Suppose you had to connect multiple teams of digital design professionals who work in different countries, each of them tailoring products to suit the needs of individuals in unique cultures. Could you find a way to unite that talent and collaborate without losing focus on the subtle differences in each market?
There is a way to achieve that kind of network effect - through a "community of practice," an increasingly popular model for collaborative learning.
Sharing ideas among a group of specialists is hardly a new phenomenon, but in the past 25 years more organizations have turned to formal community of practice models. They foster fast, effective and creative solutions to real customer problems because they empower specialists to seek new solutions and share them speedily.
Digital designers may be particularly well suited to communities of practice because the nature of their work is inquisitive and collaborative – for designers, the best solutions may not come from following pre-existing rules.
"Design has a culture in and of itself," says Pamela Hilborn, Design Lead at Scotiabank's Digital Factory in Toronto.
"We're predisposed to being curious and open and interested in what other people are doing. When we’re working with other designers, even those in other countries, there’s a common thread that brings us together."
Scotiabank's transnational design practice is rooted in the customer's experience but scales all the way up, from the pixel-by-pixel details of a single button through the overall tone and "voice" of the bank's evolving digital presence.
The work done by the design teams starts with user-focused research into how people use existing products such as websites and apps, creating understanding of what customers want, what works and what needs changing. It also extends to creating the look and feel of a new product, from the general design principles to every detail of every interaction. On a higher level, this means developing a consistent "experience" for the product, including voice and tone, personality and relevance. And all this while working as part of the multidisciplinary teams that actually produce the code that brings it all to life.
All of this work – driving research, design and construction of new digital products – happens in five countries simultaneously, at Scotiabank's Digital Factories in Canada, Chile, Colombia, Mexico and Peru.
"Our model of placing Digital Factories in five countries enables us to optimize the talent and capabilities of the people who live there," Hilborn says. "They understand the cultural nuances and the context of the local banking experience, and can provide us with the best insight into what's most important to the people who bank with us."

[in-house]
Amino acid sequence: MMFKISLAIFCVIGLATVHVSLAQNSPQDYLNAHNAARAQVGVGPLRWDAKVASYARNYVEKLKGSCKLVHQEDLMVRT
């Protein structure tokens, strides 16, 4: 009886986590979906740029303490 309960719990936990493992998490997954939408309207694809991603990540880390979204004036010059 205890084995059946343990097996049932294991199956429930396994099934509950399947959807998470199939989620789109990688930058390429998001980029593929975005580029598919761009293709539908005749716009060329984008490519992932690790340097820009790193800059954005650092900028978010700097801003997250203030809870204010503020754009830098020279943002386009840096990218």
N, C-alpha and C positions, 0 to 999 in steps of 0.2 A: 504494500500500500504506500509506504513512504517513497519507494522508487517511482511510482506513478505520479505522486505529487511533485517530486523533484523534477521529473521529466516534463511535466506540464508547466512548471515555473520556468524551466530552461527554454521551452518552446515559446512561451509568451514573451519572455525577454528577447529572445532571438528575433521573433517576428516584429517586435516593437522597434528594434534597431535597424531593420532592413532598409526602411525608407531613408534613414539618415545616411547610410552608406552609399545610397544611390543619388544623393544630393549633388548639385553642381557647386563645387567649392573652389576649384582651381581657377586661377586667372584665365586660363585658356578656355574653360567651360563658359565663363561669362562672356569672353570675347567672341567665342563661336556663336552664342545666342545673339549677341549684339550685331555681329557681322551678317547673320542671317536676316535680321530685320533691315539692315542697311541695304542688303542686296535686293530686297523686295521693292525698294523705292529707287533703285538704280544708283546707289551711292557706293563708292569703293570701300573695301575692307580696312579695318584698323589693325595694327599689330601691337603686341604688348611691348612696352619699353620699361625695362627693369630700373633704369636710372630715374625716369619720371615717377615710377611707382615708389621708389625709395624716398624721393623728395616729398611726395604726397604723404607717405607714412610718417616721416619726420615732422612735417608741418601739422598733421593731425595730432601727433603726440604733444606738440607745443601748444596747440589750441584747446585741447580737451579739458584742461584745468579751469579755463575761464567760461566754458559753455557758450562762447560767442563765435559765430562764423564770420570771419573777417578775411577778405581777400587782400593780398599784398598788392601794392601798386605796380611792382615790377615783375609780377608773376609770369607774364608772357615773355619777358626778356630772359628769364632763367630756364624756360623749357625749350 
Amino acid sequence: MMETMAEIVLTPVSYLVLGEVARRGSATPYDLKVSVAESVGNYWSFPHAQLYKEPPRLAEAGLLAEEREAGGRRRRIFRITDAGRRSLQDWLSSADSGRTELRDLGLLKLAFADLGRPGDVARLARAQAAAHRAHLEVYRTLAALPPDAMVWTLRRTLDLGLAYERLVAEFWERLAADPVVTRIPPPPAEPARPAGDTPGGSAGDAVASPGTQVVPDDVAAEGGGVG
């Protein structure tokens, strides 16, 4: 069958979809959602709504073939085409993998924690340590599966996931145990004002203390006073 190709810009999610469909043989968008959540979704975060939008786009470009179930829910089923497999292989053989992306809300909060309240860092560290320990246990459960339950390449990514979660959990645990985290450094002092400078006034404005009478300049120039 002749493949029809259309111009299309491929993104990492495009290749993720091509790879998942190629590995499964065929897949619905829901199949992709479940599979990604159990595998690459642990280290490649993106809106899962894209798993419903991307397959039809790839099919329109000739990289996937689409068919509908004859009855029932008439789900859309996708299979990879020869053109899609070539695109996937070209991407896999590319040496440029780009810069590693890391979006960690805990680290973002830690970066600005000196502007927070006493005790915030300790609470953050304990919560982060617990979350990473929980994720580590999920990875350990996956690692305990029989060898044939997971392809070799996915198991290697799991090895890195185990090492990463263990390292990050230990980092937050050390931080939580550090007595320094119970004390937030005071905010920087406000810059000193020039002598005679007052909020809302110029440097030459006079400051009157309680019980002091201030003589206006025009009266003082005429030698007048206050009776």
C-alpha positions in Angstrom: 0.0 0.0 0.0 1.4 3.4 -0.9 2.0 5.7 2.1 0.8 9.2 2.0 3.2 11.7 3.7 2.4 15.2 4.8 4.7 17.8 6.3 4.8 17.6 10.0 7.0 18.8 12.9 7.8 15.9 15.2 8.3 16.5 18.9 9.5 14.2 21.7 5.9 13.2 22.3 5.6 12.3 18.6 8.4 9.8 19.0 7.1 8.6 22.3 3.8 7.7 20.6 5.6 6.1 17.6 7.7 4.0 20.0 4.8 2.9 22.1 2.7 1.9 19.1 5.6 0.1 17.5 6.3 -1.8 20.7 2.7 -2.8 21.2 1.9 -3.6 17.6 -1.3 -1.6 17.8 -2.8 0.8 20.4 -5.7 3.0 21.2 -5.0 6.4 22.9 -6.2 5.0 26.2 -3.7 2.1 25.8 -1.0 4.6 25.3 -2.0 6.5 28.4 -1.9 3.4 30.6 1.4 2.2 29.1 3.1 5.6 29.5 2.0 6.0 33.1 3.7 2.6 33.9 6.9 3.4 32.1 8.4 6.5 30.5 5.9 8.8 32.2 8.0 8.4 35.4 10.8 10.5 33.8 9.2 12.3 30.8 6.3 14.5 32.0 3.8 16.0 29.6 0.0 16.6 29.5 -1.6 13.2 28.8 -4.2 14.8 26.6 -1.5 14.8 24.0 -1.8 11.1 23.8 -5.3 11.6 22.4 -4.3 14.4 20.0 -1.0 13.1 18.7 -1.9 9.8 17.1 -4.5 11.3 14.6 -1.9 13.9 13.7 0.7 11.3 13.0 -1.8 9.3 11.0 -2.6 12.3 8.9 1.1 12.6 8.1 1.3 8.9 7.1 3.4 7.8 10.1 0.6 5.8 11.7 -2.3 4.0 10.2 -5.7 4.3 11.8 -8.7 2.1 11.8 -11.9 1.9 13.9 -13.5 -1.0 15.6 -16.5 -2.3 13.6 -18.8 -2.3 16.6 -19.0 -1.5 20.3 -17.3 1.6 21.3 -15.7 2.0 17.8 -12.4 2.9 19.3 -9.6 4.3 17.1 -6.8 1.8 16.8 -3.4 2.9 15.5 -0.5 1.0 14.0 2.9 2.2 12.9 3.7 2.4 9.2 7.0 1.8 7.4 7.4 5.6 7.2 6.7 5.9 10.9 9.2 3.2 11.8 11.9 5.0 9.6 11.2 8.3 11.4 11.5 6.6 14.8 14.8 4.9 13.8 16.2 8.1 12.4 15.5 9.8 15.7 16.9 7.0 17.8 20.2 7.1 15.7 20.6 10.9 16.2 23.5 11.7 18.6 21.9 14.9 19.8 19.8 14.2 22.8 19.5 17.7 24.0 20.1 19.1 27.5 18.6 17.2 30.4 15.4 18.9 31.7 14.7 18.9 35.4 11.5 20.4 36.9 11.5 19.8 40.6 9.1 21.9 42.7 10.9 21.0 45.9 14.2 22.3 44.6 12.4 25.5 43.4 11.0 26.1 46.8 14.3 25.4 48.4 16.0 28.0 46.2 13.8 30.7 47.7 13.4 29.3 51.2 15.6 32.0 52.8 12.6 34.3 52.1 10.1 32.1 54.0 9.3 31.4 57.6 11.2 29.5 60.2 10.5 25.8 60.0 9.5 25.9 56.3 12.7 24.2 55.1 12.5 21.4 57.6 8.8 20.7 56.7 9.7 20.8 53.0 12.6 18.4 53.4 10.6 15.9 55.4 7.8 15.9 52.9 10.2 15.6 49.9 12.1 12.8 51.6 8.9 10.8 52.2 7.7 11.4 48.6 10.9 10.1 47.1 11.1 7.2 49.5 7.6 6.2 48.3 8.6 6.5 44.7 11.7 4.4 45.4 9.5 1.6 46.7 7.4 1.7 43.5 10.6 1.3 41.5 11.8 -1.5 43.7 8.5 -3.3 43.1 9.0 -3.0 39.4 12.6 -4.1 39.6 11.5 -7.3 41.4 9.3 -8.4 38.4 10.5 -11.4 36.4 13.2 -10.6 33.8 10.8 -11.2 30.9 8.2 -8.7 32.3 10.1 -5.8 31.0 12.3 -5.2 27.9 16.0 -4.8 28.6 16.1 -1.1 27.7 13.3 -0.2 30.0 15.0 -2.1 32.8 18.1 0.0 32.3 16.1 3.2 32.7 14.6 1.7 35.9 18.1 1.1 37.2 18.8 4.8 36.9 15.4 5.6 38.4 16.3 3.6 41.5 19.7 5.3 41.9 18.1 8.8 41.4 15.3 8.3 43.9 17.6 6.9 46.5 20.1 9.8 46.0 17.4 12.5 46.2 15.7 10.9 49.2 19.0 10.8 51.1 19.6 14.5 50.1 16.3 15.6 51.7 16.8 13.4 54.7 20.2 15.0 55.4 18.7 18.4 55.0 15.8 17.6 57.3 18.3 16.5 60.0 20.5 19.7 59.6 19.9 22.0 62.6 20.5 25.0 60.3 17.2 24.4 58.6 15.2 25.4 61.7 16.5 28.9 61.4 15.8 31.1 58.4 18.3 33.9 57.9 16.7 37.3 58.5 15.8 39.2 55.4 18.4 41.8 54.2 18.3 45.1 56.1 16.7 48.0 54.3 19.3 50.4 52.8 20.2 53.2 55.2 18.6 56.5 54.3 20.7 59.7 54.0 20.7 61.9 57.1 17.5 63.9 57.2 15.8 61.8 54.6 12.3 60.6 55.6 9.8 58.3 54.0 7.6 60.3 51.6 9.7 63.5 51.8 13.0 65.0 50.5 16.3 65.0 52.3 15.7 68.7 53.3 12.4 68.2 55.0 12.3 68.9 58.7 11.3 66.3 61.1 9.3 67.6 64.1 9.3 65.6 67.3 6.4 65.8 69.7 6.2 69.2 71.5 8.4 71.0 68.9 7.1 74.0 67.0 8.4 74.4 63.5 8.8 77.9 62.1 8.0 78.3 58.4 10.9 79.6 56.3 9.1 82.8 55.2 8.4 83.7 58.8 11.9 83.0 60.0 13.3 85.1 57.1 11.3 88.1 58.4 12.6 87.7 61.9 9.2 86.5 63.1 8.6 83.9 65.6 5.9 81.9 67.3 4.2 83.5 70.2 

Fishing for experts
To leverage this local expertise, Hilborn relies on the community of practice, which brings the bank's leading designers from across countries together to share information and best practices, generate ideas and discover new insights that can be taken up by the whole group.
"Our ability to work, learn and create collectively across business lines and borders is a phenomenal advantage," she says. "We can learn about what worked or didn't work for us in a particular market, which helps us avoid mistakes,” she says. "It's an opportunity to talk about what we're working on, and often we'll say, 'hey, can you send us that prototype, we want to take a closer look and borrow something off of it'.
"Depending on the type of product we're working on, we can put the call out for a particular kind of project insight and easily find experts within the bank that can come to the table," Hilborn says. "We might host a call to discuss how to build it, and use the time to give feedback, which ultimately can be taken back to be built and executed in a way that appeals to the local market and culture."
Last week, the Design Community of Practice from Toronto's Digital Factory hosted an event that brought designers and students, professors and experts from Canada, Mexico, Colombia and Peru together to share insights and explore "the current and future state of human-centered design."
Communities of practice support the organization in other ways, too, acting as a mechanism to ensure that design practices are adopted consistently. "Work can be submitted from any source and then be seen and verified by people in the other countries, or fixed if necessary, and possibly deployed across one or two or all five," says Hilborn "This reduces duplication and contributes to our desire to provide a more consistent experience.
"What I really like about it is that by enhancing the way we work together, we are creating better experiences for our customers."